How to Choose a College Major and Develop a Career Plan
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Going to college can seem daunting, and no small part of that is the prospect of having to choose a major. Not choosing the “right” major, or not choosing a major at all, can feel like you’re starting off your college career on the wrong foot. So before we discuss how to figure out what major is right for you, we should dispel some myths:
Myth #1: You major will set the course for the rest of your life. While choosing a major will give you direction on what college classes to take and what order to take them, it’s just a starting point. Getting a college degree will prepare you not only with the skills you need to succeed in a specific area, but also a number of “soft skills” that are applicable in nearly any industry or business, including leadership, research, time management, communication and teamwork skills. No matter what program you choose, you’ll graduate prepared with the basic skills needed to succeed in a professional workforce. For that reason, you should see your major not as a direct line from A to B, but as a roadmap to a variety of potential destinations.
Myth #2: You have to declare a major right away. While you might experience pressure from family, friends, guidance counselors or others to declare a major as soon as you enroll, there is value in taking the time to discover if what you think you might what to do is really what you want to do. While certain programs may give you less wiggle room than others with the number of required classes you have to take, most students don’t have to declare their majors until their sophomore year.
But what if you aren’t sure where to even start with choosing a major? What if the major you think you want to pursue conflicts with your family or friends’ expectations or advice? While choosing a major early can help keep you from taking unnecessary classes, changing your major later can actually cause you to be even further behind.
Here are some ways that might help make your decision easier:
Consider your interests and passions – do you want a career where you’ll be able to express yourself, or work with numbers? Are you passionate about justice, or want to have a career focused on helping people? Do you love working with computers? All of these things are important to consider when you’re thinking about what major to choose. The financial return on a degree is important, but the average person will spend nearly 100,000 hours working in their profession before retirement. Make sure that time will be spent doing something you enjoy!
If you’re not sure about your interests or passions, think about the classes that you’ve done well in while in high school, or other activities that you enjoy. Are you that friend that everyone comes to for advice? Do you still have a secret neighborhood of Lego buildings in your basement? Do you feel best when you’re spending time outside? All of these could be good indicators of what career might be the best fit for you.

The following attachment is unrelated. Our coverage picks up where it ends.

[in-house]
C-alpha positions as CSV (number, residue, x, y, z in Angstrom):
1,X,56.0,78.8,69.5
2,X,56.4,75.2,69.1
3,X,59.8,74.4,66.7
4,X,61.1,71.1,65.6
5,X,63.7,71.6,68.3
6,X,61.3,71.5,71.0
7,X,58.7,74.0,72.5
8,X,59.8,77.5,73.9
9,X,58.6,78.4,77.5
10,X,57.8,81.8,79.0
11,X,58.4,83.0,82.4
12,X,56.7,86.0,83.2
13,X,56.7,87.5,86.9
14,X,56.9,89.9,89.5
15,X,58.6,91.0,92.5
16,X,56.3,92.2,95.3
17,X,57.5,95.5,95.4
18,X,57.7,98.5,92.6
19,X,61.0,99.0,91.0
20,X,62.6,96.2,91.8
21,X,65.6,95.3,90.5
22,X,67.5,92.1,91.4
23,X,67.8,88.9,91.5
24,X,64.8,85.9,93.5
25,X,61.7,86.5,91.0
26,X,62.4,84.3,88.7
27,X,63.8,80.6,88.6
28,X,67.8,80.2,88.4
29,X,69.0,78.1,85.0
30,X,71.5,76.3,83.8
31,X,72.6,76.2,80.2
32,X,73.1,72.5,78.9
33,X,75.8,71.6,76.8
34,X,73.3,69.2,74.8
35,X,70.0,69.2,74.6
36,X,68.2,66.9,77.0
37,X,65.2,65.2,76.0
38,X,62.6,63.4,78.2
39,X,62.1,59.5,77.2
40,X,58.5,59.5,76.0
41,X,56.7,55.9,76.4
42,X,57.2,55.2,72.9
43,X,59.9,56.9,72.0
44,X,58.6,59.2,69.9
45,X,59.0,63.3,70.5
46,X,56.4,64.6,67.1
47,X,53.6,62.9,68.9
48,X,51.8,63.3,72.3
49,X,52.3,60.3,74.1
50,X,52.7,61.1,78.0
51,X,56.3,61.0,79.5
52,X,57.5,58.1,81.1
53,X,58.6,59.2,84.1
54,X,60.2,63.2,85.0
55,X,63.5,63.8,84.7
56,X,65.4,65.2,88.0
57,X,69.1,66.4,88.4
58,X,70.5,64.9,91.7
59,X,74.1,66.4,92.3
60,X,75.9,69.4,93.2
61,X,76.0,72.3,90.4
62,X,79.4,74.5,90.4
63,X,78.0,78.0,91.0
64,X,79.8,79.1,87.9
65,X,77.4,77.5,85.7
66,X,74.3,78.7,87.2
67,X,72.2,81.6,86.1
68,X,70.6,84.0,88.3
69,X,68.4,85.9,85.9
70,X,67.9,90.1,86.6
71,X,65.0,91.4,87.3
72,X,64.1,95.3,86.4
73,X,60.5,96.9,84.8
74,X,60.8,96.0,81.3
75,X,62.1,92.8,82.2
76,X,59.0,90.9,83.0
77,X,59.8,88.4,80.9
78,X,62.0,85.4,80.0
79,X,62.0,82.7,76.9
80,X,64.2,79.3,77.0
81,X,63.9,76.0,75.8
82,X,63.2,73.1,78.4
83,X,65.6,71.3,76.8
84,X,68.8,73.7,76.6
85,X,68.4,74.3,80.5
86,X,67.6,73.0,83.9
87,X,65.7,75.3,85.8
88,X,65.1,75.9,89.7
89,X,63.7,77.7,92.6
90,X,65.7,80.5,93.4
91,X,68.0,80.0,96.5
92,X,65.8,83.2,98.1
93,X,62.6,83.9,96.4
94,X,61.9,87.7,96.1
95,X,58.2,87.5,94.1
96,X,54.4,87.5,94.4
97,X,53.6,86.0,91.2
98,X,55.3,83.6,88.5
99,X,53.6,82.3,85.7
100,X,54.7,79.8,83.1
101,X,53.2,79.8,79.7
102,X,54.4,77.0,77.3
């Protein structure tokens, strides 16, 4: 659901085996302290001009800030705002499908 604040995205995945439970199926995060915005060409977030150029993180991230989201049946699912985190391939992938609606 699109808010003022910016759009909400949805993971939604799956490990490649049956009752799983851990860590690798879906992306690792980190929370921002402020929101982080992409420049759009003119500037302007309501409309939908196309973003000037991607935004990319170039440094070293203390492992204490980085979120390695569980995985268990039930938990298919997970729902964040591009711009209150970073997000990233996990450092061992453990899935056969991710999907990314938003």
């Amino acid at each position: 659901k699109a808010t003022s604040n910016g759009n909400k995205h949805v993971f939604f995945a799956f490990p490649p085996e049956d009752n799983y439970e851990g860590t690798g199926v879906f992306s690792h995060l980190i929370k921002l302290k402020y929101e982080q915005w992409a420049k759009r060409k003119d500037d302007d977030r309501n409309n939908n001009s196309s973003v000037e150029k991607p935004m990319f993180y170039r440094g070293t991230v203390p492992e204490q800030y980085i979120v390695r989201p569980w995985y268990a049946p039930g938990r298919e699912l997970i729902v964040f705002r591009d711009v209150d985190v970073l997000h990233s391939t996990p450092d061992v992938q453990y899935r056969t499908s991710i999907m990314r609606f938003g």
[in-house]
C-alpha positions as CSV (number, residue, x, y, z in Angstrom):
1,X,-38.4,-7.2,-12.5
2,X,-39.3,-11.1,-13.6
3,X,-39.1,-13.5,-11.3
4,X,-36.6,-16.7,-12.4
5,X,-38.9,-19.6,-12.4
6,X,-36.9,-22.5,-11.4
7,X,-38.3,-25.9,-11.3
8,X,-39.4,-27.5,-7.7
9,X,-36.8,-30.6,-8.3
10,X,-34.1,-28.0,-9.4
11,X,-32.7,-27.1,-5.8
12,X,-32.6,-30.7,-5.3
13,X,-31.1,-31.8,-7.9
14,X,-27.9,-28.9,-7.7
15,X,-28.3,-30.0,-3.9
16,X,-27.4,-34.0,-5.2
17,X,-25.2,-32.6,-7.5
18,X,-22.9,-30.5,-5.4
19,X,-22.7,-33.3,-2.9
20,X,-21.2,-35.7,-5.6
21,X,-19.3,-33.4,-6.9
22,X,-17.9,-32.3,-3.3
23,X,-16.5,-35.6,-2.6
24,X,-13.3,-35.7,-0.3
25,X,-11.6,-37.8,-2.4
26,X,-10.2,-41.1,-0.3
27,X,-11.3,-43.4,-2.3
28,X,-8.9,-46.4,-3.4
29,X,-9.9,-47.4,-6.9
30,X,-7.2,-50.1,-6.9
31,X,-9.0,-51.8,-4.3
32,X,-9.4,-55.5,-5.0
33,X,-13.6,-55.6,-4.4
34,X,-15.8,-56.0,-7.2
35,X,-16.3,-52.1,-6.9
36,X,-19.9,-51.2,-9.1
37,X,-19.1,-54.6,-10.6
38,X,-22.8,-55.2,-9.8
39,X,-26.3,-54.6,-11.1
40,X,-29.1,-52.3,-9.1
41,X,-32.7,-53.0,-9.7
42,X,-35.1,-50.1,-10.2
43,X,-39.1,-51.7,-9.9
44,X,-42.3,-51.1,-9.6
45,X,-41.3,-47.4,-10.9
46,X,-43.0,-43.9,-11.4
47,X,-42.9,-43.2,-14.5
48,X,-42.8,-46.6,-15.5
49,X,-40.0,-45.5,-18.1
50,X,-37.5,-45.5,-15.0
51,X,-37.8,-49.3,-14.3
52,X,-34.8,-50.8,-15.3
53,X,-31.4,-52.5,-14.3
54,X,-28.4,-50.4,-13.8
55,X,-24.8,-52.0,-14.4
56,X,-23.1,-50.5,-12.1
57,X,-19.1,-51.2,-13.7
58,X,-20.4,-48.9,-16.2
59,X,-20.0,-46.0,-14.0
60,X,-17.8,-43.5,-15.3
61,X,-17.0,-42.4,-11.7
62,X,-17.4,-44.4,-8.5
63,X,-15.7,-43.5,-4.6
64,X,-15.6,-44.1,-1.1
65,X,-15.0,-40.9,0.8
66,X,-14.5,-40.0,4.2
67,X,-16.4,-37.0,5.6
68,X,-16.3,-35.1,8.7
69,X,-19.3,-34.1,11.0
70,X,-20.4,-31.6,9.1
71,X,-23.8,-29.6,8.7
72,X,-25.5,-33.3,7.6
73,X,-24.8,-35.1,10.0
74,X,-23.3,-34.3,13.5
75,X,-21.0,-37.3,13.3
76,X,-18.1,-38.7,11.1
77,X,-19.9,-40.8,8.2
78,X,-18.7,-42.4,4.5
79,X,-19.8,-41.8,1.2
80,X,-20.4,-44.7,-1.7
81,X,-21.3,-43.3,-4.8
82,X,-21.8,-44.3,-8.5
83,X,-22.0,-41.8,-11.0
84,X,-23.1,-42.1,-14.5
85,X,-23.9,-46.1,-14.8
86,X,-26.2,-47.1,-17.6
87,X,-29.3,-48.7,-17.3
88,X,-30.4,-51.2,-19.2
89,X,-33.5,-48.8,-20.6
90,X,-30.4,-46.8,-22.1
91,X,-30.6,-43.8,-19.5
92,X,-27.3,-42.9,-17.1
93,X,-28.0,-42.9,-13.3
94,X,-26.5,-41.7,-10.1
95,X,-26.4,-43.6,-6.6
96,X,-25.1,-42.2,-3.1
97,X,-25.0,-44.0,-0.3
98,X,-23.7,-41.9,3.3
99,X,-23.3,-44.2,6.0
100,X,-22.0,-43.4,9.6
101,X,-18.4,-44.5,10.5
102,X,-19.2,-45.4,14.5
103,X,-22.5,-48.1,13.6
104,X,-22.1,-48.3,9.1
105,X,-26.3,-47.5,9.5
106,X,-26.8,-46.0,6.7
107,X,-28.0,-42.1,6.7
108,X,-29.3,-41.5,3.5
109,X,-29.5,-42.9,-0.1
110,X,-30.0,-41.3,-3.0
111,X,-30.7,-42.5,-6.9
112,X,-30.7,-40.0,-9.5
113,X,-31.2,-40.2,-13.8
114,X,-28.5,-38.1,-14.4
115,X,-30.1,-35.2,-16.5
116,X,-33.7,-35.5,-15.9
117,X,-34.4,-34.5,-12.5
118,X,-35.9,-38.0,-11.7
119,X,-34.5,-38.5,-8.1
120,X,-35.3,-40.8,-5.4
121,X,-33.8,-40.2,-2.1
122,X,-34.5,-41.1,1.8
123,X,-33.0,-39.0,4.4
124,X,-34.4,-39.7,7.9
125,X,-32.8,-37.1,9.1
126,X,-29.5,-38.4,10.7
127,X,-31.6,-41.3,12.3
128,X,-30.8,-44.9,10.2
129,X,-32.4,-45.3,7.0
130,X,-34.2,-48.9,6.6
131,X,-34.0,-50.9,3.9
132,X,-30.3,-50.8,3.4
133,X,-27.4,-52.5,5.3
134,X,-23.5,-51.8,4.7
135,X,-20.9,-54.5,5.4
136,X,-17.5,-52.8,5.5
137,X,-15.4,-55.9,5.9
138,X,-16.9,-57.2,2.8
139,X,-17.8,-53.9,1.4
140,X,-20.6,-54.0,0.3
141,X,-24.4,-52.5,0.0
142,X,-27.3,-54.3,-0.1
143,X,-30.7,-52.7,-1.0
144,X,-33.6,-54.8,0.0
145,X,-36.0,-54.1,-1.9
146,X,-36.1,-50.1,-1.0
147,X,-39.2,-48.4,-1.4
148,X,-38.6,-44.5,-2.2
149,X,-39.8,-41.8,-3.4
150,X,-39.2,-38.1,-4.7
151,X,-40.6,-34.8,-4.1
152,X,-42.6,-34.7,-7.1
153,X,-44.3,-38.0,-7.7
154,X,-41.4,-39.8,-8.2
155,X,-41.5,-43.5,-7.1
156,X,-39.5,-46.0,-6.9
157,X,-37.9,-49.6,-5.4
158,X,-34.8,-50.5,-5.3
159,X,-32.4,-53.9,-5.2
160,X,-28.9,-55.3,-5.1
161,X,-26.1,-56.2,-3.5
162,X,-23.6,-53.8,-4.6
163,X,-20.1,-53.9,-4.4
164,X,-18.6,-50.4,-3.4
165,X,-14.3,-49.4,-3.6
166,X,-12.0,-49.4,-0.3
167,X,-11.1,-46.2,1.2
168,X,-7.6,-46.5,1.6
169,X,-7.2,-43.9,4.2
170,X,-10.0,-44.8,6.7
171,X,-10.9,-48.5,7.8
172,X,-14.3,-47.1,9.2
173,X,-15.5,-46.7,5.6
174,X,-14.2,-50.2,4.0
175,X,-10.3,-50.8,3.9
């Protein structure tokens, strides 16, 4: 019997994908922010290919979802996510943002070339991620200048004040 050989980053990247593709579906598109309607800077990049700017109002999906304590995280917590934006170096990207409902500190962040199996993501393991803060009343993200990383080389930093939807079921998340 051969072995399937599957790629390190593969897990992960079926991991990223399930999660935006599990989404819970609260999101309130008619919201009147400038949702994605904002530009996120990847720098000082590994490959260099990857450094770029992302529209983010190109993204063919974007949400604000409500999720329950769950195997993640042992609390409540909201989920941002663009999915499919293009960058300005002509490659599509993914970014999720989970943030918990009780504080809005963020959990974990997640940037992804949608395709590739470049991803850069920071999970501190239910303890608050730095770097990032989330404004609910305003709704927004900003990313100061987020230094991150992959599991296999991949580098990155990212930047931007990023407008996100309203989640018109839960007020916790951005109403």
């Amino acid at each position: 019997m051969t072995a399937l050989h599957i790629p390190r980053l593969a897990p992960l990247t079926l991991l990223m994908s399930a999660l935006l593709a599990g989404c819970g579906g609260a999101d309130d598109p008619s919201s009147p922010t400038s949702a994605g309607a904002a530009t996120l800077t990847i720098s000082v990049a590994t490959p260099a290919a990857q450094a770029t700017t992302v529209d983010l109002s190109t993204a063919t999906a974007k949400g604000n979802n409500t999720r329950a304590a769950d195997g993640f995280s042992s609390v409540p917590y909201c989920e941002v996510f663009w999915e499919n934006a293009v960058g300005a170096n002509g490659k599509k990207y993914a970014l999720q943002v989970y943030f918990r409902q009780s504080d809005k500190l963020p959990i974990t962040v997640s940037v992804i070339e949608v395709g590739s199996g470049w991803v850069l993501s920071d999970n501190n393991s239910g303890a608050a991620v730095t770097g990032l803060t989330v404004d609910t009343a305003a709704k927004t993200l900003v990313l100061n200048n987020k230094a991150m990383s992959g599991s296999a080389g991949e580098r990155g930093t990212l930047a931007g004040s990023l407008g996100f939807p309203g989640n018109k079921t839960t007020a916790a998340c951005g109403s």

Consider how long you want to be in school. If you’re pursuing a career in professional fields like medicine or law, you may require more than a four-year degree to get the job that you want. Certain professions may even require more than a decade of study, as well as certain GPA requirements, additional certifications, specialized internships and more.
On the other hand, there are a number of degrees where pursuing a master’s degree or higher won’t necessarily be helpful for your career. Will you want to jump right into a job after you graduate, or do you really want to dive into higher education and become a master of your field? Both of these are important when deciding what major is the best fit for you.
Consider if the field is experiencing growth and if that career can give you the lifestyle that you want. For example, a career may have a high return salary-wise, but if there’s no demand in your area (or if an industry is location-specific), you will likely have to relocate. If it’s important to you to stay close to your hometown, this career field is probably an unwise choice. On the other hand, if you love to travel, certain careers can offer plenty of opportunities for you to see the world.
Also, while some fields may be very specialized – like engineering or pre-med – other degree programs offer a greater degree of versatility, like communication and business degrees. With these degrees, it’s often easier to move to jobs in related career fields.
If you think you have a career in mind, do some investigating in person or online. Try connecting with people in the field and ask them what challenges they faced in getting their degrees and finding jobs afterwards, and what they might do differently (or the same). If you can’t connect in person, try to find role models online and read about their histories – their journeys to success might surprise you!
Taking basic-level courses is also good way to gauge your level of interest and commitment in pursuing a degree program. It’s much better to realize as a freshman or sophomore that you aren’t as interested in a program as you thought you would be.
Do internships! Classroom learning can be very different from a real working environment, and internships, workshops, work-study and other opportunities can not only give you practical experience in your field, they can help you network with professionals who can give you advice on potential career paths and realistic expectations for your future.
If you truly can’t think of anything, consider starting as an interdisciplinary studies major. This degree program gives you the freedom and flexibility to take a wide variety of classes so you can discover where your interests lie.
Remember that, as a student, choosing a career is your ultimate goal. Choosing a major and developing a career plan are just steps along the way. Good luck!